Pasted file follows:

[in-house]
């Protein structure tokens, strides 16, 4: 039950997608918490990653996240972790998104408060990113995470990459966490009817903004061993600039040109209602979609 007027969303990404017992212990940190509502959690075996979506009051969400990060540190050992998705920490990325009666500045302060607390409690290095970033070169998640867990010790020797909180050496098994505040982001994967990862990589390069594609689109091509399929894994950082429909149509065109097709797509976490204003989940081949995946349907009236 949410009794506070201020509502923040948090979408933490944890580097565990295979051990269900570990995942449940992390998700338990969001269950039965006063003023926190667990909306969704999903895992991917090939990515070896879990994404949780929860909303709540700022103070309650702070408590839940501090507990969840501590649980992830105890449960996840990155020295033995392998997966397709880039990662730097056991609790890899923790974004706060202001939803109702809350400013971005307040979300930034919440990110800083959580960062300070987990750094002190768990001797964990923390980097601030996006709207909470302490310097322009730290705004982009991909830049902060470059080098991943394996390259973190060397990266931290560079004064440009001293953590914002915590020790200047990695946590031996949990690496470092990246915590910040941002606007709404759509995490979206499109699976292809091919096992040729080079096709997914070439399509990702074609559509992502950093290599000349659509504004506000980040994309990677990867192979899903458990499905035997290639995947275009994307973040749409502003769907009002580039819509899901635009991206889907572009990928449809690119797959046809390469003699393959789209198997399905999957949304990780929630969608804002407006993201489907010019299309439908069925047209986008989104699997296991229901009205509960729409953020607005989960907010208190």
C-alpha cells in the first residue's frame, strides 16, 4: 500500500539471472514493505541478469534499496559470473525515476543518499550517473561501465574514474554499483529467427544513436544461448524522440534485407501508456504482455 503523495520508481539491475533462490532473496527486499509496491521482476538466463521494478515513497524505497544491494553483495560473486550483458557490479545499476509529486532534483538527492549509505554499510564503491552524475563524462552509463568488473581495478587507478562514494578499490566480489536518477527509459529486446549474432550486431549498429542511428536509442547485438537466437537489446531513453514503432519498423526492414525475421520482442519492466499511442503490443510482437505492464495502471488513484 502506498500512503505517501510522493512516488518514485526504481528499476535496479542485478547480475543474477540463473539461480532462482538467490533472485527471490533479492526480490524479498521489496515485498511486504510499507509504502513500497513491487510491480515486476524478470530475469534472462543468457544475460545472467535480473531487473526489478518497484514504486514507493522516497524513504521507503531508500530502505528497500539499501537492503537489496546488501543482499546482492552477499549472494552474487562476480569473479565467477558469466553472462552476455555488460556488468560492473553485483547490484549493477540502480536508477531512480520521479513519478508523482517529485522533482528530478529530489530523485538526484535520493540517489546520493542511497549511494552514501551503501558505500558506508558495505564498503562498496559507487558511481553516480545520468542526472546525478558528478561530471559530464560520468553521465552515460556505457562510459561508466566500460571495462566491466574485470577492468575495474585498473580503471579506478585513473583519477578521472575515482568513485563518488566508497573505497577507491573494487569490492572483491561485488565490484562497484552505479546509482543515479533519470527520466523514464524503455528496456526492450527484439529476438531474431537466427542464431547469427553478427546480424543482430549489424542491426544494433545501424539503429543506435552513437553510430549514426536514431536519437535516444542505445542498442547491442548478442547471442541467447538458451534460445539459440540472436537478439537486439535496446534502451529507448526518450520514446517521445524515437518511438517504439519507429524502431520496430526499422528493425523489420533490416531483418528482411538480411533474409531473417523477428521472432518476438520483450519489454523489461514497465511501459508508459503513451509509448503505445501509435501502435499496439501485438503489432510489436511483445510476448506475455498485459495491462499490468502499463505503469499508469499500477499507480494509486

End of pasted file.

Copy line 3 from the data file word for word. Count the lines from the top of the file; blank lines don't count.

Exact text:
C-alpha cells in the first residue's frame, strides 16, 4: 500500500539471472514493505541478469534499496559470473525515476543518499550517473561501465574514474554499483529467427544513436544461448524522440534485407501508456504482455 503523495520508481539491475533462490532473496527486499509496491521482476538466463521494478515513497524505497544491494553483495560473486550483458557490479545499476509529486532534483538527492549509505554499510564503491552524475563524462552509463568488473581495478587507478562514494578499490566480489536518477527509459529486446549474432550486431549498429542511428536509442547485438537466437537489446531513453514503432519498423526492414525475421520482442519492466499511442503490443510482437505492464495502471488513484 502506498500512503505517501510522493512516488518514485526504481528499476535496479542485478547480475543474477540463473539461480532462482538467490533472485527471490533479492526480490524479498521489496515485498511486504510499507509504502513500497513491487510491480515486476524478470530475469534472462543468457544475460545472467535480473531487473526489478518497484514504486514507493522516497524513504521507503531508500530502505528497500539499501537492503537489496546488501543482499546482492552477499549472494552474487562476480569473479565467477558469466553472462552476455555488460556488468560492473553485483547490484549493477540502480536508477531512480520521479513519478508523482517529485522533482528530478529530489530523485538526484535520493540517489546520493542511497549511494552514501551503501558505500558506508558495505564498503562498496559507487558511481553516480545520468542526472546525478558528478561530471559530464560520468553521465552515460556505457562510459561508466566500460571495462566491466574485470577492468575495474585498473580503471579506478585513473583519477578521472575515482568513485563518488566508497573505497577507491573494487569490492572483491561485488565490484562497484552505479546509482543515479533519470527520466523514464524503455528496456526492450527484439529476438531474431537466427542464431547469427553478427546480424543482430549489424542491426544494433545501424539503429543506435552513437553510430549514426536514431536519437535516444542505445542498442547491442548478442547471442541467447538458451534460445539459440540472436537478439537486439535496446534502451529507448526518450520514446517521445524515437518511438517504439519507429524502431520496430526499422528493425523489420533490416531483418528482411538480411533474409531473417523477428521472432518476438520483450519489454523489461514497465511501459508508459503513451509509448503505445501509435501502435499496439501485438503489432510489436511483445510476448506475455498485459495491462499490468502499463505503469499508469499500477499507480494509486